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Post-transcriptional Gene Silencing Goes Nuclear

June 2018 

Recently, researchers in France identified a novel protein that controls post-transcriptional gene silencing. Their finding is significant because it is the first-time post-transcriptional silencing has included nucleoplasmic mechanisms.

The researchers stumbled upon this finding while trying to understand how microRNA (miRNA) targets and modulates RNA degradation.

Traditional methods to identify miRNA binding sites have been shown to produce approximately 70% false or negative targets, so Bottini and colleagues decided to circumvent this problem by identifying RNA binding proteins that bind to messenger RNAs (mRNAs) to control miRNA targeting.

"In support of this mechanism, it has been shown that some RNA-binding proteins associate with specific mRNAs and interfere with specific miRNA-binding sites to either inhibit or enhance miRNA targeting. This result leads to the concept of a sequence microenvironment surrounding miRNA-binding sites that plays an important role in regulating miRNA activity," the authors explain.

To explore this, the researchers used a quantitative proteomic analysis approach to identify proteins that interact with Argonaute (Ago) proteins, mainly Ago2, to form the miRNA-induced silencing complex (miRISC).

Figure 1: HITS-CLIP. High-throughput methods for identification of miRNA target genes. HITS-CLIP utilizes ultraviolet (UV)-induced covalent crosslinking to stabilize RNA-Argonaute (AGO) protein complexes in miRISC, thereby enhancing the ability to capture more transient miRNA-mRNA interactions, prior to immunoprecipitation (IP) with antibodies. Massively parallel sequencing (MPS) of bound RNAs then allows comprehensive identification of functional miRNA-target mRNA interaction sites. MicroRNA in Aging: From Discovery to Biology. Available from: [accessed Jun 03 2018]. Courtesy of Jung HJ and Suh Y, 2012. Material used through CC 2.5.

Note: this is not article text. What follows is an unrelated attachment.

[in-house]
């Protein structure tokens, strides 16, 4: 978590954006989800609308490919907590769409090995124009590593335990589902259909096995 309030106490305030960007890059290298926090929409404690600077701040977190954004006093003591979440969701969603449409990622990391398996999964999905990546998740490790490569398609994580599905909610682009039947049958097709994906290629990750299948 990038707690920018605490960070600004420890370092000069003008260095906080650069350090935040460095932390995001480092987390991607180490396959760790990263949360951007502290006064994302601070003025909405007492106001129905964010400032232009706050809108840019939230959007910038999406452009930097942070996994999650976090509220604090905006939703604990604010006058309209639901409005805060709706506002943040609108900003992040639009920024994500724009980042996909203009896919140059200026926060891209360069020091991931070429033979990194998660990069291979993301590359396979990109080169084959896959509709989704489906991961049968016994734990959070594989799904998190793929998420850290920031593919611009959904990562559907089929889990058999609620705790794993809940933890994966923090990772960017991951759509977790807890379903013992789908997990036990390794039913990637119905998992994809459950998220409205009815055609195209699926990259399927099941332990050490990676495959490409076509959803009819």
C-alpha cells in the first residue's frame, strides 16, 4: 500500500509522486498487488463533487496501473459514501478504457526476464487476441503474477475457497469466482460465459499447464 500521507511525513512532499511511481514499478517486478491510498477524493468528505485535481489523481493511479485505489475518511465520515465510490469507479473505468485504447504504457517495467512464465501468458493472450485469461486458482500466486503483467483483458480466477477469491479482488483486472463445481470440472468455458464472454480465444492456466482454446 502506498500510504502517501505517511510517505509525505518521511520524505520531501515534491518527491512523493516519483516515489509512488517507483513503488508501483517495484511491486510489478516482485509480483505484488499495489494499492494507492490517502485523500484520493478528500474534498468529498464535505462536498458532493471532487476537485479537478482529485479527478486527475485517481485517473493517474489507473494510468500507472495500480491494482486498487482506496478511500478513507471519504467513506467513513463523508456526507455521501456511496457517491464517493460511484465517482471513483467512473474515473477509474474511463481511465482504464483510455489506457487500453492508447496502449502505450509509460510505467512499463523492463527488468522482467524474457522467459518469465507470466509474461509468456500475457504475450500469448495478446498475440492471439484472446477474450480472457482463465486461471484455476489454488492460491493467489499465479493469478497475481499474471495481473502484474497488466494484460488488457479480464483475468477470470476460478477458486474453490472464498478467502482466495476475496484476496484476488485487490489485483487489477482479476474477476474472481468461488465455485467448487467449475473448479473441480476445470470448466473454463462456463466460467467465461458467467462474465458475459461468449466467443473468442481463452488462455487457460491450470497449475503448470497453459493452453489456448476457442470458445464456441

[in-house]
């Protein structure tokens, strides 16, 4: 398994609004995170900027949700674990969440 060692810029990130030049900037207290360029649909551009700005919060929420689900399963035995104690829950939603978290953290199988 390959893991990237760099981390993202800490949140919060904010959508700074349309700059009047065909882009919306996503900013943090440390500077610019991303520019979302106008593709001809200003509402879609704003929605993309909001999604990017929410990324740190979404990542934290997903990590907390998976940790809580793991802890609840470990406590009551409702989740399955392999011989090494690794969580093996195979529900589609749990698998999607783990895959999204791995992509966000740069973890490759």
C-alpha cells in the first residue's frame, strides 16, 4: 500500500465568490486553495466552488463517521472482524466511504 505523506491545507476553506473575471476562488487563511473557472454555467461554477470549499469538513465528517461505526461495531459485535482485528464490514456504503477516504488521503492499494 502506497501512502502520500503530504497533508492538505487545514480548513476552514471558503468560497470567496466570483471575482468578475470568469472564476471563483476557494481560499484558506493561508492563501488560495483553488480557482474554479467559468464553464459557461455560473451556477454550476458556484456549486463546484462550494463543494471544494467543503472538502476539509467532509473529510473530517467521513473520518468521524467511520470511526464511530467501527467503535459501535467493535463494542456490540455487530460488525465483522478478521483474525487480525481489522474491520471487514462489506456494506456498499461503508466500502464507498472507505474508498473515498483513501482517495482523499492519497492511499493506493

After they identified splicing factor proline/glutamine-rich protein (Sfpq) as a protein that interacts with nucleoplasmic miRISC in different human and mouse cell lines, they hypothesized that Sfpq could modulate miRNA-binding activity, and ultimately control gene expression.

To understand which miRNAs are modulated by Sfpq binding, they then used High-Throughput Sequencing of RNA isolated by CrossLinking IP (HITS-CLIP) (see Figure 1) in the presence or absence of Sfpq to find interactors. Notably, the authors used the TriLink CleanTag® Small RNA Library Prep Kit, which blocks adapter dimer formation, increasing mappable sequencing reads.

Ultimately, Bottini and colleagues found that Sfpq promotes miRNA binding for a subset of miRNA, including oncogene Lin28, and controls mRNA silencing at specific miRNA-binding sites.

They also noted that Sfpq aggregates on target 3 UTRs to promote miRNA targeting, leading them to hypothesize that theses aggregates modulate the recruitment functions of miRISC by changing the secondary structure of the target 3UTRs.

A model for the Sfpq-dependent control of miRNA targeting
Figure 2: A model for the Sfpq-dependent control of miRNA targeting. Courtesy of Bottini et al. 2017. Material used through CC 4.0.

These data together present a novel mechanism for post-transcription gene regulation that occurs in the nucleus, expanding the traditional view of gene regulation (see Figure 2).

“Overall, these data indicate that the presence of specific Sfpq-binding sites determines the fate of a cohort of mRNAs, where Sfpq forms long aggregates in the 3 UTR to modulate 3 UTR folding for the proper positioning/recruitment of miRNAs to selected binding sites, whereas avoiding random binding of miRNAs that would not be effective”, the authors conclude.

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